By The Phnom Penh Post
Asia News Network
Despite initially facing disapproval from his family, Cheab Sibora continued to design and produce intricate outfits for the dolls in traditional Khmer style.
“Although I did not receive much support at first, my friends and family have really got behind my project – making Khmer designed outfits for Barbie dolls,” he said.
Invented by Ruth Handler in 1959, Barbie is the most successful doll of all time, selling more than one billion of them since it was first launched.
Now Sibora hopes to add to that legacy by giving the dolls, for the first time, a traditional Khmer twist.
He says each costume is inspired by the different cultures and identities across the Kingdom’s 25 provinces and cities, with the outfits proving popular among the Cambodian diaspora and foreigners as well.
“Most people who bought them are Khmer people in Cambodia, but I’ve also had many foreigners. I’ve not opened a formal design studio for the business yet as I’m currently responding to a backlog of preorders from clients,” he says.
The 26-year-old is a self-taught artist and spends two to three days finishing one doll, which sells for $30-$50 each.
“Each doll needs a lot of work and attention to design the embroidery. The fabric needs to be sewn with small beads and sequins one-by-one to create the traditional Khmer designs,” he said.
Among the designs is Reachny Ney Krong Kuch (Empress of Pearl Capital), representing Phnom Penh. As part of this design, the Barbie is dressed in a sparkling silver costume adorned with embroidery and pearls from head to toe.
For Pailin Province, famous for its traditional peacock dance, the Moyurana costume is made from bird feathers that compliment the blue pattern silk skirt, all finished with a golden peacock head.
Another outfit representing the ancient capital in Siem Reap, named Neang Tep Apsara, incorporates the Apsara sculptures and carvings of the city’s iconic temples.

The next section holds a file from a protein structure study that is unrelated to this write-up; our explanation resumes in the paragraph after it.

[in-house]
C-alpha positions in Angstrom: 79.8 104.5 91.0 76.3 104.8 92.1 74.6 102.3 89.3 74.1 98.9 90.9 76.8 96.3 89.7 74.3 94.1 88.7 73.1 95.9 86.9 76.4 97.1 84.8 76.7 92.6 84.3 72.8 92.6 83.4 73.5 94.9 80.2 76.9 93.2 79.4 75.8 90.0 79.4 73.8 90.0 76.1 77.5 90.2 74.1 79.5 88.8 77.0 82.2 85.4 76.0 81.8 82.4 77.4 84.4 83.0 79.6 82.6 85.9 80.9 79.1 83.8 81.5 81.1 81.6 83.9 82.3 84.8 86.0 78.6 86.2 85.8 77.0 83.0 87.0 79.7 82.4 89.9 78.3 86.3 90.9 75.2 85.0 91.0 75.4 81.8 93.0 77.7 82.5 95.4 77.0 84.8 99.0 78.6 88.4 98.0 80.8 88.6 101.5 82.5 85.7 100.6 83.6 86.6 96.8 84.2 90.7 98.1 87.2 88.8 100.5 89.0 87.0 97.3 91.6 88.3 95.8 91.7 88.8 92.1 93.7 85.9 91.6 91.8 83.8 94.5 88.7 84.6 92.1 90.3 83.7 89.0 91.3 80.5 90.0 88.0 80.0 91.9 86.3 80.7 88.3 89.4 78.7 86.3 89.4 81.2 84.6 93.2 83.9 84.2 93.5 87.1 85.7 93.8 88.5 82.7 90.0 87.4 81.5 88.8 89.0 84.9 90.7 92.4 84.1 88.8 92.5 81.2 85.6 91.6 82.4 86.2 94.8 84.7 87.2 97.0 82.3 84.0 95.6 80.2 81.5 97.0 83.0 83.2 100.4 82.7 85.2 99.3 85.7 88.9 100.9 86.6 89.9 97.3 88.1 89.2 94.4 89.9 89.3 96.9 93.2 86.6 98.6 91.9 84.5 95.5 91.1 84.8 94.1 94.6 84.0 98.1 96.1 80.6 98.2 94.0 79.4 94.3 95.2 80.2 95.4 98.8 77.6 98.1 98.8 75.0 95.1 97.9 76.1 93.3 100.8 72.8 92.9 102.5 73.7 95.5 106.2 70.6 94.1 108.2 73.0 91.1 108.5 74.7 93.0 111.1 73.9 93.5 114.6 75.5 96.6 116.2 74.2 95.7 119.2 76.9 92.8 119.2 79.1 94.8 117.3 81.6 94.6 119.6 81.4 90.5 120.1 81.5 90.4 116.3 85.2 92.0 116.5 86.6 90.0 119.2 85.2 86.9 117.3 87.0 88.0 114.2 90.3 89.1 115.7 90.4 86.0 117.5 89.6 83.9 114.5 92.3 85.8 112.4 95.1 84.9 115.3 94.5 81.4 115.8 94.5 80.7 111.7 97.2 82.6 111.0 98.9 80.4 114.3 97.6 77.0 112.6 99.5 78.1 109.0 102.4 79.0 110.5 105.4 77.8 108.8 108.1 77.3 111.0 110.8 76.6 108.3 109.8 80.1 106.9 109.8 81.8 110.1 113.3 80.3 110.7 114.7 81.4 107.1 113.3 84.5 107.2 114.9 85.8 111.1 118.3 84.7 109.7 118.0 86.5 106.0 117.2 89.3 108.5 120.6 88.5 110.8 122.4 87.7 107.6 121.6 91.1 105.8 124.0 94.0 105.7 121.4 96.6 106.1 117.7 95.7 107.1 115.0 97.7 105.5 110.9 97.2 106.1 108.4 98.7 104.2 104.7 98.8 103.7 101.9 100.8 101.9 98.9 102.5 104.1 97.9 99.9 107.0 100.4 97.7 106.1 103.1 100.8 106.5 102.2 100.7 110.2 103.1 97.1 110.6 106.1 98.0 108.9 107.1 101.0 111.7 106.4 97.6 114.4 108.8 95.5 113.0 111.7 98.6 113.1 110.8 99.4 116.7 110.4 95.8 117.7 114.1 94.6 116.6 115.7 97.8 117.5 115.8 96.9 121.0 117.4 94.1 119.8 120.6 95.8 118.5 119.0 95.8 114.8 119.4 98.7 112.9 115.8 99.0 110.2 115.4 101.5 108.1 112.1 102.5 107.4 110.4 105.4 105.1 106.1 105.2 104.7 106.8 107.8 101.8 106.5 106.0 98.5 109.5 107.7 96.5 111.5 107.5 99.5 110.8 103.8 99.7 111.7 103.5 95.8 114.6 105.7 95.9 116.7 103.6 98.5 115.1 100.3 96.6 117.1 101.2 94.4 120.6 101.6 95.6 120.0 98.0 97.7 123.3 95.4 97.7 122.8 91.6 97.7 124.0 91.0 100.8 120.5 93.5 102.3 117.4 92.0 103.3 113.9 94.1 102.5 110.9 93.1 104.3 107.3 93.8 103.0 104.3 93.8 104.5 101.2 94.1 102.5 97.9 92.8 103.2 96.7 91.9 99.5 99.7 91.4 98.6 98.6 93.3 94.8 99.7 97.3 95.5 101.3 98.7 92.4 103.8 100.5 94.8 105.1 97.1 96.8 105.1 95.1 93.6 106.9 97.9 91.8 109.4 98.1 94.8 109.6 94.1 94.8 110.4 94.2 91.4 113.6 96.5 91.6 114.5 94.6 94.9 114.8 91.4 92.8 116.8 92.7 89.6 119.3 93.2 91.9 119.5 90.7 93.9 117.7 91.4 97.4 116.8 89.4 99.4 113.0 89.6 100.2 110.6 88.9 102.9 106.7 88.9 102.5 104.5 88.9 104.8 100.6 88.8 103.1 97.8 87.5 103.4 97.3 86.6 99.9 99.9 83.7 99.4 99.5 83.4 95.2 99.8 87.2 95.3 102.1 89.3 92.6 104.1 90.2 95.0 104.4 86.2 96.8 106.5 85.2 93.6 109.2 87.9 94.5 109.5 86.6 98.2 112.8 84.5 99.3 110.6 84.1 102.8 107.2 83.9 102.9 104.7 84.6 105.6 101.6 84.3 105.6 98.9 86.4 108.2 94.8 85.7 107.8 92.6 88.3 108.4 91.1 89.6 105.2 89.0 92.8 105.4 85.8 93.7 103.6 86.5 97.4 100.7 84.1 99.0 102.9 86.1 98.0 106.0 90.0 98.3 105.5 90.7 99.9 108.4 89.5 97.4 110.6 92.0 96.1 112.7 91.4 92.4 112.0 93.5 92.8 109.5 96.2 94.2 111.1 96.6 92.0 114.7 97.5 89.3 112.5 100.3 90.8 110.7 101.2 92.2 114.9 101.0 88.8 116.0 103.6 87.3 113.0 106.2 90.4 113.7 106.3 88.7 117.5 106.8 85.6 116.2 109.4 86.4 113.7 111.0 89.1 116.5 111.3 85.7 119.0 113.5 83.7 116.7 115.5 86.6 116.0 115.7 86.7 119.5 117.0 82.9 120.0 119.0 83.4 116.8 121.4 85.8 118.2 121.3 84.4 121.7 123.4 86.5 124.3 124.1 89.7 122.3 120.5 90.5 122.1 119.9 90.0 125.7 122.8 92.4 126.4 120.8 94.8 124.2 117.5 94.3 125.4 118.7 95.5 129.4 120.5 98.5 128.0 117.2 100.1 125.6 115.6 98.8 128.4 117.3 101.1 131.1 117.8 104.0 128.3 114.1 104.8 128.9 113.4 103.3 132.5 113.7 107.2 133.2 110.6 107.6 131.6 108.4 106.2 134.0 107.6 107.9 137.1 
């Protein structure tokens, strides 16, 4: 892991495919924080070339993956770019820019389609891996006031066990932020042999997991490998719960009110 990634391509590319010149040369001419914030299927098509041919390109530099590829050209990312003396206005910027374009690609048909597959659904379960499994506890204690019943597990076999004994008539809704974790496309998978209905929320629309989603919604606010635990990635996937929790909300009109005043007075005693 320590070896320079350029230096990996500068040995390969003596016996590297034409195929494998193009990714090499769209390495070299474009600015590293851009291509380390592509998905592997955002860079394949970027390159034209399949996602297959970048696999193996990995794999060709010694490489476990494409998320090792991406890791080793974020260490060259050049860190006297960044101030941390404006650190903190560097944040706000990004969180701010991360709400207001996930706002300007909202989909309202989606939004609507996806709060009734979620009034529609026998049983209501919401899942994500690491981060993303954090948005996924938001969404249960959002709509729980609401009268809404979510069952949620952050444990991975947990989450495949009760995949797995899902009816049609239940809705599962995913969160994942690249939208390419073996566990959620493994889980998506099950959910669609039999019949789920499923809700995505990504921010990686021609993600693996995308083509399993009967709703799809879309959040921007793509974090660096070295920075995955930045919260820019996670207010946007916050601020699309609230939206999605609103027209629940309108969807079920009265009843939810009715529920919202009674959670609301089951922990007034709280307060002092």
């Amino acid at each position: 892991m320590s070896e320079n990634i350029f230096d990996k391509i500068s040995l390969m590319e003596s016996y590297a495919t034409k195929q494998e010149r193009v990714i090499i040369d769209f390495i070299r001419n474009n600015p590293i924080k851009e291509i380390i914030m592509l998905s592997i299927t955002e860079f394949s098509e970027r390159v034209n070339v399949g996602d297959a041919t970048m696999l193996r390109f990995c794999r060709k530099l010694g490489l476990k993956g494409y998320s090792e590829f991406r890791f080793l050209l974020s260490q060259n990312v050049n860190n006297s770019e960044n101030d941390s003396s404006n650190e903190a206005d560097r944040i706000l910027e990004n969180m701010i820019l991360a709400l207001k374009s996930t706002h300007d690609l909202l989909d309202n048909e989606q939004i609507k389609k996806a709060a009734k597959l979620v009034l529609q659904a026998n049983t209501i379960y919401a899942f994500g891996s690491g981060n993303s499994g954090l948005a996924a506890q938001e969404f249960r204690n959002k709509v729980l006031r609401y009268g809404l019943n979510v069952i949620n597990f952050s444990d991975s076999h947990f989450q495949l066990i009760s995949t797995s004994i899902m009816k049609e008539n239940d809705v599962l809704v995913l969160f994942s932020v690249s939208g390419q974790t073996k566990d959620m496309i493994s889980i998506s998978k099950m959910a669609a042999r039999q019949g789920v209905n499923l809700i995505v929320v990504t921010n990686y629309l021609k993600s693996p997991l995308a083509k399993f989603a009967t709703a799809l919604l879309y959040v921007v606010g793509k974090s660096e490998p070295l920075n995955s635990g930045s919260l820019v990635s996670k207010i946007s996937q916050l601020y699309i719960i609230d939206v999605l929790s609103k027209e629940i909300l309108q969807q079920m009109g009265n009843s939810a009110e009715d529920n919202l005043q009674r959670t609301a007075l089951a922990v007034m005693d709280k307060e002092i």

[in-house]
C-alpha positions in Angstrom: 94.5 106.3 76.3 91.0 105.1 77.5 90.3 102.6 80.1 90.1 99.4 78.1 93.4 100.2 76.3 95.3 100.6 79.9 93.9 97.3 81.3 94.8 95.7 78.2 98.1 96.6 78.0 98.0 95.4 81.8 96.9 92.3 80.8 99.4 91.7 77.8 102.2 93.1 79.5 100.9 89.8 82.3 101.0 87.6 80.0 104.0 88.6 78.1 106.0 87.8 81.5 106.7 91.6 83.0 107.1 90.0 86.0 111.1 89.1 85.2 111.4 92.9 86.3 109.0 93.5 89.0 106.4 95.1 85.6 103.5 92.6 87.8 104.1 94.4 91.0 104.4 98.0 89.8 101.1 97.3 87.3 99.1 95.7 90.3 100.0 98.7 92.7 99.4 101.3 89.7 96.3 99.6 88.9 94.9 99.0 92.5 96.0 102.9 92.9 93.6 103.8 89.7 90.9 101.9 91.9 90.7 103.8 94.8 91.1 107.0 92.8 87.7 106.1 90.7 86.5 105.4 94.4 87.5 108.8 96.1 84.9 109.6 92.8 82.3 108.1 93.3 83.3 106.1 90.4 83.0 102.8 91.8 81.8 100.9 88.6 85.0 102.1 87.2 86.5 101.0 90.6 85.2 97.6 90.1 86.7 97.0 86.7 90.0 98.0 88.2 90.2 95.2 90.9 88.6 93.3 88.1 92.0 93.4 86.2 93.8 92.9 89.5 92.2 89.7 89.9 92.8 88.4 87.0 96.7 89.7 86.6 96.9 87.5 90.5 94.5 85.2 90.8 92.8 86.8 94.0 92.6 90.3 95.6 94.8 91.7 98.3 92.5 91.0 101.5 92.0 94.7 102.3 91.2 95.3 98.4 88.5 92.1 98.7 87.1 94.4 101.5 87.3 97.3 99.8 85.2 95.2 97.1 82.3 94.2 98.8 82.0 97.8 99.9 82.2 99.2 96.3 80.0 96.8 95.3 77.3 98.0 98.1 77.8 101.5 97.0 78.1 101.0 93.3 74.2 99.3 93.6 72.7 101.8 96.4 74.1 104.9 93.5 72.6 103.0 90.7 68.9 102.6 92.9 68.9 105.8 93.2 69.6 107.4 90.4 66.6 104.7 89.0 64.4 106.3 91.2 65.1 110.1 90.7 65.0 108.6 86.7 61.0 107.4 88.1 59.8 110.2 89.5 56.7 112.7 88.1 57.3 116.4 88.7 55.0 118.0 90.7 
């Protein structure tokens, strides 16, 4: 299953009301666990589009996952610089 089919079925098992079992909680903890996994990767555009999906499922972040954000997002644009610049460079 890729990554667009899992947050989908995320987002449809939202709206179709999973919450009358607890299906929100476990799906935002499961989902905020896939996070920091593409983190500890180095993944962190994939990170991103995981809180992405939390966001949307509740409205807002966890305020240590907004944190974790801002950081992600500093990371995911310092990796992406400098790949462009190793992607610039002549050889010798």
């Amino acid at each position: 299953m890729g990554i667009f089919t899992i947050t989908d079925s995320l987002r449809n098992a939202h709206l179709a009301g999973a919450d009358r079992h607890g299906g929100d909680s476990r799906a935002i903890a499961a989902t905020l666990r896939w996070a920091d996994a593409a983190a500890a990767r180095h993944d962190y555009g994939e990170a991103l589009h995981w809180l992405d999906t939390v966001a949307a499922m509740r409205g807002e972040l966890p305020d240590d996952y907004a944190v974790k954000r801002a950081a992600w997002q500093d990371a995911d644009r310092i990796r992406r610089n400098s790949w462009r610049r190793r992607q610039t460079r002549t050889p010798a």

Sibora’s passion for fashion and design began in 2011 when he was a high school student where he drew inspiration from traditional Khmer art, paintings and history books. In 2013, he began his current project.
“Although I did not study art skill, I liked watching fashion shows, browsing catalogues and reading arts book. I was so interested that I decided to try them out even though it was the exact opposite of my studies in IT.”
The young designer said he was inspired by a book written by well-known arts scholar Pich Tum Kravil named Khmer Dance.
Tum Kravil’s book explored ancient Khmer scripts discovered at Lor Ley Temple dating from the 9th century, describing scenes of a woman dressing up and dancing for holy spirits. This inspired him to bring this ancient beauty into the modern era through the medium of Barbie.
While his classmates encouraged and praised his work, his family initially proved less enthusiastic.
“As my family is very poor, they were concerned that I would not be able to make any money from this and asked me to stop. But because I love what I’m doing, every day and night I would continue in secret without them knowing,” he said.
With years spent designing and producing these costumes, Sibora’s aspiration is to take his work to the public through a formal exhibition to promote Khmer heritage and culture.
“I’ve received an offer to display my work. I hope to make younger generations interested in Khmer identity, and help preserve our beautiful tradition and culture passed down by our ancestors,” he said.
Sibora publicises his designs through Facebook. For more information, visit his Facebook pages Bora Apsara or Banjureth Art Page.